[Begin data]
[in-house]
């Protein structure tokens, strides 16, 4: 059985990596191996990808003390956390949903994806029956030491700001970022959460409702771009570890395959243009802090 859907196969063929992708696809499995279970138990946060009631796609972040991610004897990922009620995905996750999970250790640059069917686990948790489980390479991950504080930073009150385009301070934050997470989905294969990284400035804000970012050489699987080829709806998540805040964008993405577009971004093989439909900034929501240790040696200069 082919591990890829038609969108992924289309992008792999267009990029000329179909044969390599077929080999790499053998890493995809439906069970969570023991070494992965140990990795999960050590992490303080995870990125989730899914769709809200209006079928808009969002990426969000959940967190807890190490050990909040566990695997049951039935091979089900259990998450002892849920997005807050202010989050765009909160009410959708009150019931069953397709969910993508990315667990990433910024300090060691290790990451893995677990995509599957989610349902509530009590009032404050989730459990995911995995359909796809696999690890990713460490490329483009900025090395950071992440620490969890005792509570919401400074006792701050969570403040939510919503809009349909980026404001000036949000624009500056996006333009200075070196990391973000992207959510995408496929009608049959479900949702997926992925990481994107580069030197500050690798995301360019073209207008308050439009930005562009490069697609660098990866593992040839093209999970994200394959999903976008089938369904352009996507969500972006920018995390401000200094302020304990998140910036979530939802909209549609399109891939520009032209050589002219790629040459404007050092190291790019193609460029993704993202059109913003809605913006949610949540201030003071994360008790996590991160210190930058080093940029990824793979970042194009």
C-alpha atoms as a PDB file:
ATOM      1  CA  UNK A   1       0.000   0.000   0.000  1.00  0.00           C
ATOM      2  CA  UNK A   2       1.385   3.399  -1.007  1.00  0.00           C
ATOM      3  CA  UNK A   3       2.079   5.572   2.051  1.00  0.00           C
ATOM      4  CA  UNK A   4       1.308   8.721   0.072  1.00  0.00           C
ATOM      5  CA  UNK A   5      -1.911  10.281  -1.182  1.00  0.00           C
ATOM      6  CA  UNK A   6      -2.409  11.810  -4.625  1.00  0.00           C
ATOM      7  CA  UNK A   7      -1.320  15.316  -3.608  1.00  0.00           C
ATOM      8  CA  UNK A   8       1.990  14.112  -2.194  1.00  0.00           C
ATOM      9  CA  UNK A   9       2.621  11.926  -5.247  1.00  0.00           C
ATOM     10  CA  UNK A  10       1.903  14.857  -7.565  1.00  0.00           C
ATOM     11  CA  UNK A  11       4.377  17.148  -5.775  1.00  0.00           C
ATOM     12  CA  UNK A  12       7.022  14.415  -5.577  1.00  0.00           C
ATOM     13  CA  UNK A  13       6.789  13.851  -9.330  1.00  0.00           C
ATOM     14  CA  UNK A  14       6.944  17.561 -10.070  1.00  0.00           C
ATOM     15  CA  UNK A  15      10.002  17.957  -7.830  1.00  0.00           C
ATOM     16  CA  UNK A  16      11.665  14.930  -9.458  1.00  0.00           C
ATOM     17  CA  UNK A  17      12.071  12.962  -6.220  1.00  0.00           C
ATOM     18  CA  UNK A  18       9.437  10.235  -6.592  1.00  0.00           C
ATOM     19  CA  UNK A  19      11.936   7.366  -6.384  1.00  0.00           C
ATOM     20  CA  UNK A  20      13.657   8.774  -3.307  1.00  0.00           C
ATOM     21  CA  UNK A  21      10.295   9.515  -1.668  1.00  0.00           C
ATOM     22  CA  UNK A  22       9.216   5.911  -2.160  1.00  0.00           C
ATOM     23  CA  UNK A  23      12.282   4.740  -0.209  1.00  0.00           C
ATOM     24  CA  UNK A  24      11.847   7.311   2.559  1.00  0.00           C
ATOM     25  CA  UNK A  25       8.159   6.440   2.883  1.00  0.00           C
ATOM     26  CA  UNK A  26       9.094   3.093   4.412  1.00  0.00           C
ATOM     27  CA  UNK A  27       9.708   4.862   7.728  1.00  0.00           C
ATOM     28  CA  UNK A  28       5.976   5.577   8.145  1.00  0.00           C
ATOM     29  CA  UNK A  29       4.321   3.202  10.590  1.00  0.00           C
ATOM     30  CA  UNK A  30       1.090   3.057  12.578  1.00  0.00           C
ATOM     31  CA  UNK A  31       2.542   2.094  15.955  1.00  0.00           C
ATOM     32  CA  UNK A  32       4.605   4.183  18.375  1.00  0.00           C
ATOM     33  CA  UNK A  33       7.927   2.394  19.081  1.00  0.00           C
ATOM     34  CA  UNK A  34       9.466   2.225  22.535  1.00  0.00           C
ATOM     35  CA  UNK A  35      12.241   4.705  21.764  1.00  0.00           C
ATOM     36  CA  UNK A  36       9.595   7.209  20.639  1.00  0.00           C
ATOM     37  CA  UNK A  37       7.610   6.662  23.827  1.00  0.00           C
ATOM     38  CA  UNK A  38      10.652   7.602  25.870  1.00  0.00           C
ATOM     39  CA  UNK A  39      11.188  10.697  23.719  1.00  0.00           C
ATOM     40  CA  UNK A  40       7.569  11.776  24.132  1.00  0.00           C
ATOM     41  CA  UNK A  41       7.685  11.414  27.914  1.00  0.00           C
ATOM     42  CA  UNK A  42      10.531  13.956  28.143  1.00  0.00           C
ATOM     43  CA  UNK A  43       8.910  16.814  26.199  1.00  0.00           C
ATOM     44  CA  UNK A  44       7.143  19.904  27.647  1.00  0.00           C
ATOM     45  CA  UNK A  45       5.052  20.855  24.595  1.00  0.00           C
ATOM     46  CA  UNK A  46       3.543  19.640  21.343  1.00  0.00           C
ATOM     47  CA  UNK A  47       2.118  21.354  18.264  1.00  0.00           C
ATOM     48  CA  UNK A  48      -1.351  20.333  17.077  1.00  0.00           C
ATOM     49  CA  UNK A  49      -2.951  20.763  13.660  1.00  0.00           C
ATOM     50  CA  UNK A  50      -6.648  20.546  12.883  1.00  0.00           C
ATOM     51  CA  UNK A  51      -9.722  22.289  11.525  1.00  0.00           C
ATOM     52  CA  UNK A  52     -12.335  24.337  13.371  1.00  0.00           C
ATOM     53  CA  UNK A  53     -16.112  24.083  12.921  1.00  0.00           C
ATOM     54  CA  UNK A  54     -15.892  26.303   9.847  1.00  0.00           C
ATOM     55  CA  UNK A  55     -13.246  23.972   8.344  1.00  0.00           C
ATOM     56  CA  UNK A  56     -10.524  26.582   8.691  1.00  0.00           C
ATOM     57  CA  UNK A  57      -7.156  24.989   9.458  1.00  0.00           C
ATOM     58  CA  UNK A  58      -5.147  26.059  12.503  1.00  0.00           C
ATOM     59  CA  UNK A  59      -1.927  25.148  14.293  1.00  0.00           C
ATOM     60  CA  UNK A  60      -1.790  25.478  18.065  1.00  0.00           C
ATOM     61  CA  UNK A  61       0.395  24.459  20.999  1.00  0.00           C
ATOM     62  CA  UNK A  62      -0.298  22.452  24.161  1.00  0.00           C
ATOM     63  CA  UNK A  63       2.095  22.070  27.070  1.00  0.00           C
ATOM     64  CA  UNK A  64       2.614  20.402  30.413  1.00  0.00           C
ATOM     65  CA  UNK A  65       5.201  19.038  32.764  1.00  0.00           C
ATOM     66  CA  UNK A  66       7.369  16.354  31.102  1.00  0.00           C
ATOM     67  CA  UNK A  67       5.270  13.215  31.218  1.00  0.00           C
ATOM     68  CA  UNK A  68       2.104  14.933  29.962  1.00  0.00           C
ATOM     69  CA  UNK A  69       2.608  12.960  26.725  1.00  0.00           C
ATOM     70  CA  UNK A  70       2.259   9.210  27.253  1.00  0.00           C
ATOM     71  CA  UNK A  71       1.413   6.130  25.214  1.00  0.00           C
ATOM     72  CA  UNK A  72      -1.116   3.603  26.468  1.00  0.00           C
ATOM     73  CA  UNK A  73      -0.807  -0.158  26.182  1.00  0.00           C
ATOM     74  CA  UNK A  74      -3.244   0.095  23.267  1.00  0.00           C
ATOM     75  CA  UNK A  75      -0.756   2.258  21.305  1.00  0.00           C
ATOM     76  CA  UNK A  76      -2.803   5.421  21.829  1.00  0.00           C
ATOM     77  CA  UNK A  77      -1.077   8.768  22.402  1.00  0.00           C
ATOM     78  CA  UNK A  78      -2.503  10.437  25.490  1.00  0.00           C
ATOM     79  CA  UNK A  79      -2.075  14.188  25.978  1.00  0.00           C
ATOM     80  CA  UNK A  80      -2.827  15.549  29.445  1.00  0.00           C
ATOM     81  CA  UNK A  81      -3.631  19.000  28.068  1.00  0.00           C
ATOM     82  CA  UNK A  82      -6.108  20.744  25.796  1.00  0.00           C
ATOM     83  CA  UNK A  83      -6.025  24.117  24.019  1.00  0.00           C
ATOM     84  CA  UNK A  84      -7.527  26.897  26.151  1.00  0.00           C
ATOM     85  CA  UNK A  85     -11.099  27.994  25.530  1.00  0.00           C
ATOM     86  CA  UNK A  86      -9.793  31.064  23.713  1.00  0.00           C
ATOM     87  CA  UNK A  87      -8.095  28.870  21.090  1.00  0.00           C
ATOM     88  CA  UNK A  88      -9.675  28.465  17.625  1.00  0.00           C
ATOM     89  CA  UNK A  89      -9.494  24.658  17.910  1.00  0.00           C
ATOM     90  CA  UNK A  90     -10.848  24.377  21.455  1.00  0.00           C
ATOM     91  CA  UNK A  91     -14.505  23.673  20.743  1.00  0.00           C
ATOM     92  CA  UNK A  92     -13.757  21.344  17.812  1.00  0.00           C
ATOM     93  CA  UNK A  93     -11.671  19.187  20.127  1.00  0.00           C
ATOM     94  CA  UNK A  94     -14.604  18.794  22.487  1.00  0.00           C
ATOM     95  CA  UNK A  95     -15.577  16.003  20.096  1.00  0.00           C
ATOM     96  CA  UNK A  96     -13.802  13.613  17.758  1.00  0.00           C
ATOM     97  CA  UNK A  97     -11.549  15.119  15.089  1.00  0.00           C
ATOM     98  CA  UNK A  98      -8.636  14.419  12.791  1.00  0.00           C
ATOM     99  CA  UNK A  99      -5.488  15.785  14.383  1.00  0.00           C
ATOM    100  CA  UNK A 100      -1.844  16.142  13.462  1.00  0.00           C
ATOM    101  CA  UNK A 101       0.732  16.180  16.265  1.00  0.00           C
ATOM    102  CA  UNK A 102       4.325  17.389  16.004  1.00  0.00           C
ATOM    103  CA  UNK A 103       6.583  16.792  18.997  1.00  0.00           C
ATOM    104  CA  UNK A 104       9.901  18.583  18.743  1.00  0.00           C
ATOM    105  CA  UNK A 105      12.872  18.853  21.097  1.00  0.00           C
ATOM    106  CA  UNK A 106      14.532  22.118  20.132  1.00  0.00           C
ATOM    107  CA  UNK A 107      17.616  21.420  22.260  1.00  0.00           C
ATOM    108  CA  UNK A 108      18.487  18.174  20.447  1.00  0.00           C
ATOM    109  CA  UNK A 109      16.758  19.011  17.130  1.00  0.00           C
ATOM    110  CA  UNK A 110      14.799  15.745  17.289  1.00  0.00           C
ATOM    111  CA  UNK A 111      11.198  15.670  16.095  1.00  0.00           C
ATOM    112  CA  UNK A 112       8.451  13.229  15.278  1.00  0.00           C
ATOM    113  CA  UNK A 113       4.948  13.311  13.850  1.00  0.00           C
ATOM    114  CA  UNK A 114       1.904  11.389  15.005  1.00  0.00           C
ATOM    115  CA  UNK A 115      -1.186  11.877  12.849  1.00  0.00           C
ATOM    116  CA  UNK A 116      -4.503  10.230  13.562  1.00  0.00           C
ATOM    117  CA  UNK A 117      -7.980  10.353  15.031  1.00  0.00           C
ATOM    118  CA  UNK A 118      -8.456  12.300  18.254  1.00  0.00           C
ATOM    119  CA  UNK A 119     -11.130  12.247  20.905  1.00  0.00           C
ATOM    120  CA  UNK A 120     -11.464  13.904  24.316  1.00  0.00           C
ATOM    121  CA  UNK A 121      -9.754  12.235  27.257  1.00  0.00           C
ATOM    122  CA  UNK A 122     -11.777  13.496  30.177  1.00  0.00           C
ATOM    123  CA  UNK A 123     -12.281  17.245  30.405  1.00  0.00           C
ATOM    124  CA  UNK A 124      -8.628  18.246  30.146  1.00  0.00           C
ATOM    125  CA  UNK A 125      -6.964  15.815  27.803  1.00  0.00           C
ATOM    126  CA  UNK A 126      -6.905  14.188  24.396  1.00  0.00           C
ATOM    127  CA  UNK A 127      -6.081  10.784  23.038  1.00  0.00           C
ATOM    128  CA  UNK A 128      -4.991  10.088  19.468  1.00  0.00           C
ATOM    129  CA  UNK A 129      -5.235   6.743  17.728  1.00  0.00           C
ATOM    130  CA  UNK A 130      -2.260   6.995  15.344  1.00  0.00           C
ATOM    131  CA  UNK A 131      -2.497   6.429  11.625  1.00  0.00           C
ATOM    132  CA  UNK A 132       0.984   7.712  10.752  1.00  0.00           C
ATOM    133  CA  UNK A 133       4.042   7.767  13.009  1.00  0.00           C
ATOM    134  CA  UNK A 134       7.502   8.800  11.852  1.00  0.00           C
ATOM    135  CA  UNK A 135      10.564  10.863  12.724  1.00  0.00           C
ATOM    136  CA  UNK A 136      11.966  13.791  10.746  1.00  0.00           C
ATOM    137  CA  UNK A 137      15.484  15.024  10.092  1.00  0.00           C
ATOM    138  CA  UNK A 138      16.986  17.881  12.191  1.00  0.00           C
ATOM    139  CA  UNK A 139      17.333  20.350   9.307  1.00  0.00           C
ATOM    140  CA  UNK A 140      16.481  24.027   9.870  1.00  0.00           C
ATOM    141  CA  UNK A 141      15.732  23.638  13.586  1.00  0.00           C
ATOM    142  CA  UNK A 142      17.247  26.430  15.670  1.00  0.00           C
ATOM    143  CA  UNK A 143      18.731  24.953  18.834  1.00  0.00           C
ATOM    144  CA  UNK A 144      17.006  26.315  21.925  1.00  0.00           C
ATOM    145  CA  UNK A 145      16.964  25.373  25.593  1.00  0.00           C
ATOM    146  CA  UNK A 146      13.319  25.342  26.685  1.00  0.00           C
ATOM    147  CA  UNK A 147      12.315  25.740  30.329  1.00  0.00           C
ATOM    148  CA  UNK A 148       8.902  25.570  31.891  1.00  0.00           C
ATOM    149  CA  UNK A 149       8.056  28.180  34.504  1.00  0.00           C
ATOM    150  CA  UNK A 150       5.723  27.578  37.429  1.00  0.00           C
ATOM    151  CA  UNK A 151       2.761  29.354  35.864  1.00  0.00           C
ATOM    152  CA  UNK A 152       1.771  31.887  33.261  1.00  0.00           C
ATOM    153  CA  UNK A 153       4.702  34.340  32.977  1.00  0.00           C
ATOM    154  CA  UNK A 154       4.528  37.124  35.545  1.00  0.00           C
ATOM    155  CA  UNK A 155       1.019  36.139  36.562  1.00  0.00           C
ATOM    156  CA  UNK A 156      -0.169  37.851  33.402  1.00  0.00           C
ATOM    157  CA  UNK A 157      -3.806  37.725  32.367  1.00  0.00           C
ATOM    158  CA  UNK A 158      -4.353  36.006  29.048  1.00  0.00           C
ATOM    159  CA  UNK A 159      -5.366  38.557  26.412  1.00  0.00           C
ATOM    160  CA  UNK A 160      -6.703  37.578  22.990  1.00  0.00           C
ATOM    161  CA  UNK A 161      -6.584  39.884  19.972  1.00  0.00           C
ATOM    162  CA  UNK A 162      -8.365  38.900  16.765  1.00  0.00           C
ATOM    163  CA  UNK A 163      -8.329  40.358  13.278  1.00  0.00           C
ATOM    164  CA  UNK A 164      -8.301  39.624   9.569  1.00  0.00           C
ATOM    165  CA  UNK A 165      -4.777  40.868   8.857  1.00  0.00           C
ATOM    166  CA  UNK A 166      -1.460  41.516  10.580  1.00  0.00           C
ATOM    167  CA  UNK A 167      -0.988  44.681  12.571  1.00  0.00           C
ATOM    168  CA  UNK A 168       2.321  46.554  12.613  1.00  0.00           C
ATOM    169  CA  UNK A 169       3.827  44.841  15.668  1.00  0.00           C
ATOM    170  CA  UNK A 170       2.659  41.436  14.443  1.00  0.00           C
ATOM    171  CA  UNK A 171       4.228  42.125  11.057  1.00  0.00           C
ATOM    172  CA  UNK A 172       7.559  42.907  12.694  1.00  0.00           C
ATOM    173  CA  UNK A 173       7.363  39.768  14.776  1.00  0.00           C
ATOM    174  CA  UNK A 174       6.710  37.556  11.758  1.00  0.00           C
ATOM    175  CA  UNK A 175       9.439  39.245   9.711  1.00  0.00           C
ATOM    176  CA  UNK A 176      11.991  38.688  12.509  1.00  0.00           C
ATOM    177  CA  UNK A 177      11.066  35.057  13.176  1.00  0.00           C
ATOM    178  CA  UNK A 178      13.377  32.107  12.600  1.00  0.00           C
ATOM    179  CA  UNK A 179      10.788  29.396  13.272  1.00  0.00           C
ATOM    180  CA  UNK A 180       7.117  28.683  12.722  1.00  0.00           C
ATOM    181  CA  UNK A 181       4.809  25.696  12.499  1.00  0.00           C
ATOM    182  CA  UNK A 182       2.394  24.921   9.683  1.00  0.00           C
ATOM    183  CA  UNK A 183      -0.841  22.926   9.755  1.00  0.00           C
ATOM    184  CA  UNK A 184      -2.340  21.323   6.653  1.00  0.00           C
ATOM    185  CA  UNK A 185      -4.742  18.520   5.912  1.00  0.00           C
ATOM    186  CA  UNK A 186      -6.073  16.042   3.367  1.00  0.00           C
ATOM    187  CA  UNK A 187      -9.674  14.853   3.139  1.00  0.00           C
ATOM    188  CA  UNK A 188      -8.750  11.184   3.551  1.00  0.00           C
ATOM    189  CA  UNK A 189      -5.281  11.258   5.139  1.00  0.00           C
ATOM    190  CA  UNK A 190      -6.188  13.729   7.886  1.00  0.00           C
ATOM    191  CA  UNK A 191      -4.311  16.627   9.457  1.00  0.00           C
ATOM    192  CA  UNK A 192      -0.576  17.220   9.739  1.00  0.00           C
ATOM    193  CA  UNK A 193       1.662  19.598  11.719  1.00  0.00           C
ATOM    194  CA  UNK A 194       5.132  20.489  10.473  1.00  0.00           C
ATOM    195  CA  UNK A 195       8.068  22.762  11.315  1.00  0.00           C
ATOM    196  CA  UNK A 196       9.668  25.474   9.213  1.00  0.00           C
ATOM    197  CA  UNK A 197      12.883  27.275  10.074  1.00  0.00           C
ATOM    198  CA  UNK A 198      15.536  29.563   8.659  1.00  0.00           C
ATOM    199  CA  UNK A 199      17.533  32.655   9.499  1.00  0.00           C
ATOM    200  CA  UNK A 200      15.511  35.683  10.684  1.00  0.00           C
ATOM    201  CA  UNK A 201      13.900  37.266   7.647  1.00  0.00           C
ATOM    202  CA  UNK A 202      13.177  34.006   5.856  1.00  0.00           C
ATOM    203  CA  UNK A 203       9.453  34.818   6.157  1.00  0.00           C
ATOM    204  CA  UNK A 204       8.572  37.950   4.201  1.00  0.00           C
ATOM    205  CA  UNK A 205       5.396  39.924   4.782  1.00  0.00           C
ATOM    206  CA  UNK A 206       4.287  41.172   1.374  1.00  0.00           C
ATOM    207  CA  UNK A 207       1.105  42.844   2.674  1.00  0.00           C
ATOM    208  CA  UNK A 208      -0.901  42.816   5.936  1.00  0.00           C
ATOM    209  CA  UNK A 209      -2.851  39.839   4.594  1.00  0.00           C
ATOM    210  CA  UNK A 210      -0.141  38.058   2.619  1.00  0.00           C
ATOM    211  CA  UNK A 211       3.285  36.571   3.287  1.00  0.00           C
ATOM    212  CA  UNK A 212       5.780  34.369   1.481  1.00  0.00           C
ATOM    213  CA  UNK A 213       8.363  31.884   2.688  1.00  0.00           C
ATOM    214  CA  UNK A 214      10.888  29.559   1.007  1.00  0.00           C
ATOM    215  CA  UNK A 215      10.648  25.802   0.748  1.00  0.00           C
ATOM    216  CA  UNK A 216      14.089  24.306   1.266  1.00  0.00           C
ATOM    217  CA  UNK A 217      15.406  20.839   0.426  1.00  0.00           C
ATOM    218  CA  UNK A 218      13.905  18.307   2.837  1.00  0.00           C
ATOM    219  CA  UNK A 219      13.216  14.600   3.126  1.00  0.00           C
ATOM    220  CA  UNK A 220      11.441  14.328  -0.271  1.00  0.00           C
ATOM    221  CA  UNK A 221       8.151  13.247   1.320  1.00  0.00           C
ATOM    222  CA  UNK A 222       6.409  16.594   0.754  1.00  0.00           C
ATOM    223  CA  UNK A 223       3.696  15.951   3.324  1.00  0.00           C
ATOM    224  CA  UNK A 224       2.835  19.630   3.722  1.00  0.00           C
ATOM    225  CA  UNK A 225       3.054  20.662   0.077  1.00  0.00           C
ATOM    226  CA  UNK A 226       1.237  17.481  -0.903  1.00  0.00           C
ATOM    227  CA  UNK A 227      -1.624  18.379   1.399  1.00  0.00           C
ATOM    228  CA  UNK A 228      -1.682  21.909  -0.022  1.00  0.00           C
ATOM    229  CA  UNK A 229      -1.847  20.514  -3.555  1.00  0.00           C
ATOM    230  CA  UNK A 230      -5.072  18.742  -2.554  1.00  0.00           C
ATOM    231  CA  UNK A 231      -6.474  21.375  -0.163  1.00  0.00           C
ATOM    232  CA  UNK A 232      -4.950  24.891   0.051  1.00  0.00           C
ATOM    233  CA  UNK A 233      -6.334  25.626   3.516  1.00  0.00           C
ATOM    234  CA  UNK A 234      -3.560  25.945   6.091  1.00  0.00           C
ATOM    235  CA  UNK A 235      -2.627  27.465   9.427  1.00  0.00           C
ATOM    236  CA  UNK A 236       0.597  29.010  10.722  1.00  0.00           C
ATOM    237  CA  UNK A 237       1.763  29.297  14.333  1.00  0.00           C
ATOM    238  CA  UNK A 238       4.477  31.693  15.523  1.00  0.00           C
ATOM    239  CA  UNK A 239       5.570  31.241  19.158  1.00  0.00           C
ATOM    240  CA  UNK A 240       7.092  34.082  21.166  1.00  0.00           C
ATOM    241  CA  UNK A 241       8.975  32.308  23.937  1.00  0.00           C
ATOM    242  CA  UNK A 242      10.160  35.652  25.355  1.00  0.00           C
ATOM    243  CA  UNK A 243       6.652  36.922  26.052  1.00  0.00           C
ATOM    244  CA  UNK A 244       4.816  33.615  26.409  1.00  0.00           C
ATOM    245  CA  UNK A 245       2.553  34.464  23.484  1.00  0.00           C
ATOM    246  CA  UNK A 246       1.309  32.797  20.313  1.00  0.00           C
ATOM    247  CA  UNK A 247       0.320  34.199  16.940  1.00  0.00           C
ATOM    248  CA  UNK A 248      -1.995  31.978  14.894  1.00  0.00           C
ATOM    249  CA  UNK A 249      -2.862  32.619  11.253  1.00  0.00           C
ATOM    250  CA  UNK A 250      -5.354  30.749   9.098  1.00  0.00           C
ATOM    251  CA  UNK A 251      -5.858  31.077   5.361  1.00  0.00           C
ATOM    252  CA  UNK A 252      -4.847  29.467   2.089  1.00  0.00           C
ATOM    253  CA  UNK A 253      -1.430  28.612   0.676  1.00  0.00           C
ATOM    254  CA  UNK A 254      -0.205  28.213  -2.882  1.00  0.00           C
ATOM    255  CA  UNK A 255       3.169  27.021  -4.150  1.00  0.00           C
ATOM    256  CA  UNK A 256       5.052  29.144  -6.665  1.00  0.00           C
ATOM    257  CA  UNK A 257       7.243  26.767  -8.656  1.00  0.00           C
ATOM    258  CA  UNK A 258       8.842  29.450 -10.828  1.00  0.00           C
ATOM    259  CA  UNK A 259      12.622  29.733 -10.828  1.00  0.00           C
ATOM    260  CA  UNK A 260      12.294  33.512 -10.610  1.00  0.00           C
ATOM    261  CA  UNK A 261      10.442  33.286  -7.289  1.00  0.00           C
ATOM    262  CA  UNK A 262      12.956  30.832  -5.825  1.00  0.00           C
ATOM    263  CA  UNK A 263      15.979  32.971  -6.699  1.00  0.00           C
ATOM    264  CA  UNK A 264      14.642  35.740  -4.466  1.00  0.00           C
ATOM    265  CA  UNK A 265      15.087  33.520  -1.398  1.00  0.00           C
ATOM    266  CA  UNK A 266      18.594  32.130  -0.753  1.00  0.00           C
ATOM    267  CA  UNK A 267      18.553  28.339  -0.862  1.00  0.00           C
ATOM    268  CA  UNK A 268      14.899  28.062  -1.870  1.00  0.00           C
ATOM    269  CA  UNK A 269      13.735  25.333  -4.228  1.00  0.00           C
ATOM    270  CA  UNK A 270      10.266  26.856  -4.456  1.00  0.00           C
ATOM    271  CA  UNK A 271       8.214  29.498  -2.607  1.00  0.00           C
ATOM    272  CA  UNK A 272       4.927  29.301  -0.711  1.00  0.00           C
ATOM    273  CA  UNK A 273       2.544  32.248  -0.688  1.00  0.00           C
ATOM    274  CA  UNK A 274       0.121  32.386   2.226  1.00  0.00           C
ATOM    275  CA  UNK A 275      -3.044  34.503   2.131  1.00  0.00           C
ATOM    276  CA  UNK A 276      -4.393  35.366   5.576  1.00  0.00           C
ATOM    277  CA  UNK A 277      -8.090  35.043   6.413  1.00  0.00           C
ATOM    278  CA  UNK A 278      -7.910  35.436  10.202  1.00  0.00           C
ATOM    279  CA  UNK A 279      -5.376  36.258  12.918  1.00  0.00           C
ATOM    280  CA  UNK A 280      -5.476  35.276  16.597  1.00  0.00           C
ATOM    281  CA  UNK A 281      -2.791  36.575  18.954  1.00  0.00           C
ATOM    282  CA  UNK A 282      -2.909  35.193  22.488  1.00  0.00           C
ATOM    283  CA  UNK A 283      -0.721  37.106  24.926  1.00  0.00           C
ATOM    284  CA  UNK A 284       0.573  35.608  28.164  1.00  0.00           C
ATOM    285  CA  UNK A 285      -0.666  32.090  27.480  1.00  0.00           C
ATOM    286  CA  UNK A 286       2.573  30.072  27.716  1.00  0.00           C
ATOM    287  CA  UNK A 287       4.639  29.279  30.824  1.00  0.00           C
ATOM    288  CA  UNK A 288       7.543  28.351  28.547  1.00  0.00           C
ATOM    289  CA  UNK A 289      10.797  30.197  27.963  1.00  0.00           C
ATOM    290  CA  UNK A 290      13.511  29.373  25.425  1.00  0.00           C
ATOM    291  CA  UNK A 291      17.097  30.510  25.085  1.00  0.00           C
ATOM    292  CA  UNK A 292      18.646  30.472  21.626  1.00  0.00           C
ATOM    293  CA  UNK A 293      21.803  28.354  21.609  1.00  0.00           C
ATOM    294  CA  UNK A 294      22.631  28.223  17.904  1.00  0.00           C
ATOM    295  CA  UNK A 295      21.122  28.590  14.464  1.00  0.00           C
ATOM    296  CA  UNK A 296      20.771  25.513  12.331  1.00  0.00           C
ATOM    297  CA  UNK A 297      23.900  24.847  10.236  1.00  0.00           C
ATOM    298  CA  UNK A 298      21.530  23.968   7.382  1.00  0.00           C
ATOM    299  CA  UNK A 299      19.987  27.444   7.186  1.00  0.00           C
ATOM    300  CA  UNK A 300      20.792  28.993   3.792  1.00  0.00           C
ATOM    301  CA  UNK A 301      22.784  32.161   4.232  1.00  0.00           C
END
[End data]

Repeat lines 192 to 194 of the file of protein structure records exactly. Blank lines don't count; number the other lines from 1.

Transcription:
ATOM    189  CA  UNK A 189      -5.281  11.258   5.139  1.00  0.00           C
ATOM    190  CA  UNK A 190      -6.188  13.729   7.886  1.00  0.00           C
ATOM    191  CA  UNK A 191      -4.311  16.627   9.457  1.00  0.00           C